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The 19th Century and the Industrial Revolution

Roller printing and the Machine Age

In less than a generation, between 1815 and 1835, textile printing, like other textile industries was radically changed. Production, distribution and workers hours were reorganised to suit the Machine. Engineering excellence and capital investment became the new keys to success. The search for new technology, increases in capital investment and the harnessing of powerful sources of energy combined to bring calico printing into the era of the Industrial Revolution.


The arrival of textile chemestry

In the course of the 19th century, dye chemistry revolutionised textile printing as radically as it had been by the advent of the machine. A better understanding was acquired of both products and processes.These were then improved and diversified : Chemistry became a science, and between 1860 and the beginning of the 20th century new discoveries followed in rapid succession. During the second half of the 19th century, research and innovations confirmed the prominent role of chemistry in textile printing. In 1856, the English Chemist, Perkin, discovered the first synthetic dye, mauve, and by 1902 nearly 700 synthetic colors were available.

Printed "Paisley" in the 19th Century

The word Cashmere, or Kashmir, has various connotations, all evoking luxury. The cloth, known as cashmere, is woven from the winter coat of a mountain goat found in the Kashmir region of India. When woven, the woollen cloth is of an incomparable softness and refinement. The design motif, known as Cashmere, or Paisley, was created by Indian weavers and is easily definable by it's shape in the form of a teardrop.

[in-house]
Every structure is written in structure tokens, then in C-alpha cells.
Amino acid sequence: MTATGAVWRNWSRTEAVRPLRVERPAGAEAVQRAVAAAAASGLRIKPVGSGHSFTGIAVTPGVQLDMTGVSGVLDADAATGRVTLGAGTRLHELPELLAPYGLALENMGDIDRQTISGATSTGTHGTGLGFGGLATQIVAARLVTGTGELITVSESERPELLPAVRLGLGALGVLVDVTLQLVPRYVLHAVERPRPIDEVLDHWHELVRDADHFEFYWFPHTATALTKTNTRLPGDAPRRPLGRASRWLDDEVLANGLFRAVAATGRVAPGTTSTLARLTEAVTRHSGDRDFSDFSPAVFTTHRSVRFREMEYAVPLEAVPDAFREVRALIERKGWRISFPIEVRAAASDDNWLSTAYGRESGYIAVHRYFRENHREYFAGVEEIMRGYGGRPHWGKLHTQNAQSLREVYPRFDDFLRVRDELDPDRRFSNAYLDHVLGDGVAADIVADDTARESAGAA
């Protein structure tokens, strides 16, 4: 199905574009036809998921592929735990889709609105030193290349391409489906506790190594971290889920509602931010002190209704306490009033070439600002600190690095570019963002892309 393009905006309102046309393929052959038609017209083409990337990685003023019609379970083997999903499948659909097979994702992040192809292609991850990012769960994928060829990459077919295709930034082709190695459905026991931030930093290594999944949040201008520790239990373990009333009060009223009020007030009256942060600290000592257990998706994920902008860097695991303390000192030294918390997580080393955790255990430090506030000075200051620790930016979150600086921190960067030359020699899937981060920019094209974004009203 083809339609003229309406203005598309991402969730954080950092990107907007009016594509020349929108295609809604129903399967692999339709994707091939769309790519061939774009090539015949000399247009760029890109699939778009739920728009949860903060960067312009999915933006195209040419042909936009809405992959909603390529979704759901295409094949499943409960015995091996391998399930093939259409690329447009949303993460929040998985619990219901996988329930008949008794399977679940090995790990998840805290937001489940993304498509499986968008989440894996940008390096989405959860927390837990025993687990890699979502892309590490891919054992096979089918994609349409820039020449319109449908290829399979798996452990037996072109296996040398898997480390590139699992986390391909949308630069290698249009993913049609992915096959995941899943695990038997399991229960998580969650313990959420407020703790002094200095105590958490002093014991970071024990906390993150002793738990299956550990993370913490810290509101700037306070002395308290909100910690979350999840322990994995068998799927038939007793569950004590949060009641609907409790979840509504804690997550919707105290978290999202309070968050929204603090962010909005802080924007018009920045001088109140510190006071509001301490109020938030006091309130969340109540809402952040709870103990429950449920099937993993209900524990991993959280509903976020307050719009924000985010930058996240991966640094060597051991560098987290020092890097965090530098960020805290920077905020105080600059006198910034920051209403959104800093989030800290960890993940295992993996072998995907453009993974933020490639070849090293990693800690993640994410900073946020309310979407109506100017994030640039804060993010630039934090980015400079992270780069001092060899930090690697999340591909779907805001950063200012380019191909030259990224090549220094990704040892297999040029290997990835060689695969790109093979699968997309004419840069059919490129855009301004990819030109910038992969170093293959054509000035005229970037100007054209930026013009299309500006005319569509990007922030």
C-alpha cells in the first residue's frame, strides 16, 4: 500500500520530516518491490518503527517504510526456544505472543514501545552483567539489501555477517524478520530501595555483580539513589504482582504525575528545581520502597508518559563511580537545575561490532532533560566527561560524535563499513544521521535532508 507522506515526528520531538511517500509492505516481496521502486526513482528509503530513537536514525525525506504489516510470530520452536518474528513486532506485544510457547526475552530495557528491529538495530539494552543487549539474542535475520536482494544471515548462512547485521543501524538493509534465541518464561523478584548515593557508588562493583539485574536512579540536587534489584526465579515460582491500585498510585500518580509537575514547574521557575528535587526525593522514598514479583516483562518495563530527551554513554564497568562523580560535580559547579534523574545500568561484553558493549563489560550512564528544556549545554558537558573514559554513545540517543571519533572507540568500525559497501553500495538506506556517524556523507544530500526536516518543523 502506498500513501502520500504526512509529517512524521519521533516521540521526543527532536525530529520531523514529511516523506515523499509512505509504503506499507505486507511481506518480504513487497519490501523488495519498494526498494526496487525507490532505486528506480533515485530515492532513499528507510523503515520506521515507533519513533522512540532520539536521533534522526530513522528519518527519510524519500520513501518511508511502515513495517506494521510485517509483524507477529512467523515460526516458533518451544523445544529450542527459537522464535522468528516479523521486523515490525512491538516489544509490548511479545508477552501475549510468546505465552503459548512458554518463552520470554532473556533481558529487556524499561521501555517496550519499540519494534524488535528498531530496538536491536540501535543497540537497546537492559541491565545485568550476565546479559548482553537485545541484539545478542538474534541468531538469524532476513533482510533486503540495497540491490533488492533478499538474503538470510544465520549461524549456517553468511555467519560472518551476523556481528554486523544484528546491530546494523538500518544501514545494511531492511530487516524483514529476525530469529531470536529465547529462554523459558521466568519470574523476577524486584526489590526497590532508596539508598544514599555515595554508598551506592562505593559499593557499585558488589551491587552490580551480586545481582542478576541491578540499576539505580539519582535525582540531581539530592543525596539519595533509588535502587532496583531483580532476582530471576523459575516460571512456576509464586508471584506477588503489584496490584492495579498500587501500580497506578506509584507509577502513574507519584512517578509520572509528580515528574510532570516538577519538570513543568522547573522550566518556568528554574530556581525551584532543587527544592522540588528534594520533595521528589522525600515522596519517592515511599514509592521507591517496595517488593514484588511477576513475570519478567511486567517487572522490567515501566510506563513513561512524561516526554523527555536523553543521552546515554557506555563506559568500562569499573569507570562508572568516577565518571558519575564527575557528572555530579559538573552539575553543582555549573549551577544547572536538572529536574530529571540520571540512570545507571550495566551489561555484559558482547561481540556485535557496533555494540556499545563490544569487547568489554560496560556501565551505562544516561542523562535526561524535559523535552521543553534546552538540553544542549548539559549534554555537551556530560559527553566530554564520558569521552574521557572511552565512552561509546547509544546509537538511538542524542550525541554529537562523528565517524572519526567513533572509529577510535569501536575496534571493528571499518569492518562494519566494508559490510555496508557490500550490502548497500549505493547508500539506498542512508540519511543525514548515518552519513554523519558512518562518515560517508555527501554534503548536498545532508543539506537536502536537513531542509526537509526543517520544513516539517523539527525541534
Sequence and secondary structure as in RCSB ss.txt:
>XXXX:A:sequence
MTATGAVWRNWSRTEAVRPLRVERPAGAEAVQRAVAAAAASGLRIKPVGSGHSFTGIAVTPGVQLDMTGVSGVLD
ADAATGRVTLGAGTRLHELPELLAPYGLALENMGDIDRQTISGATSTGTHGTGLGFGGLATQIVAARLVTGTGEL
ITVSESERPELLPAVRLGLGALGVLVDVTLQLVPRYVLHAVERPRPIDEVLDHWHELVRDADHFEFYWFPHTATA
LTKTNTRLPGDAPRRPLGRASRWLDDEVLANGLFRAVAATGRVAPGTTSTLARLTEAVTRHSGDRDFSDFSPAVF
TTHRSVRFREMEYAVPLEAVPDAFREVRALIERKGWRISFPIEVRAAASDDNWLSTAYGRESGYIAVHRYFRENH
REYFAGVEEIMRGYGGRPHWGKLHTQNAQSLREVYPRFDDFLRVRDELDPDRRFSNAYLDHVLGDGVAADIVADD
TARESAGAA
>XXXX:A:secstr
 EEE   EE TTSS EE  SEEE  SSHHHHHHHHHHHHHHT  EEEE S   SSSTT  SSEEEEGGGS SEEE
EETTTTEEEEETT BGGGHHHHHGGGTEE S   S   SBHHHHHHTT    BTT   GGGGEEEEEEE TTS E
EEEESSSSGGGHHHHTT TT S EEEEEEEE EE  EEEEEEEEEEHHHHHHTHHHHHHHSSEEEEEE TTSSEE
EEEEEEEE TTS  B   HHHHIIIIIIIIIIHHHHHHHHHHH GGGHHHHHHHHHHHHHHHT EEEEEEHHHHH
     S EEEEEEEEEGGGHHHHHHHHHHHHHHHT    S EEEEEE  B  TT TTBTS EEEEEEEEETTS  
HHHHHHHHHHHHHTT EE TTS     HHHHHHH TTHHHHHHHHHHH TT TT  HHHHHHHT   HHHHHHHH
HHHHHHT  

From the beginning of the 19th century, Alsace and England were  the foremost printers of the Paisley motif, often onto cotton squares, for use as shawls.The fashion for this particular form of design grew, and with the knowledge of printing onto woollen cloth a new fashion was launched. Intricate designs in spicy or jewel colors printed onto fine wool were transformed into dresses, and, at the end of the century, furnishing fabrics in their turn became the focal point for these design motifs.


The transformation of a woven design, created by an Indian craftsman into a printed motif onto cotton, wool or other fabrics is an example of consumer democracy. Textile printing enabled the more modest consumer to buy once unattainable items.






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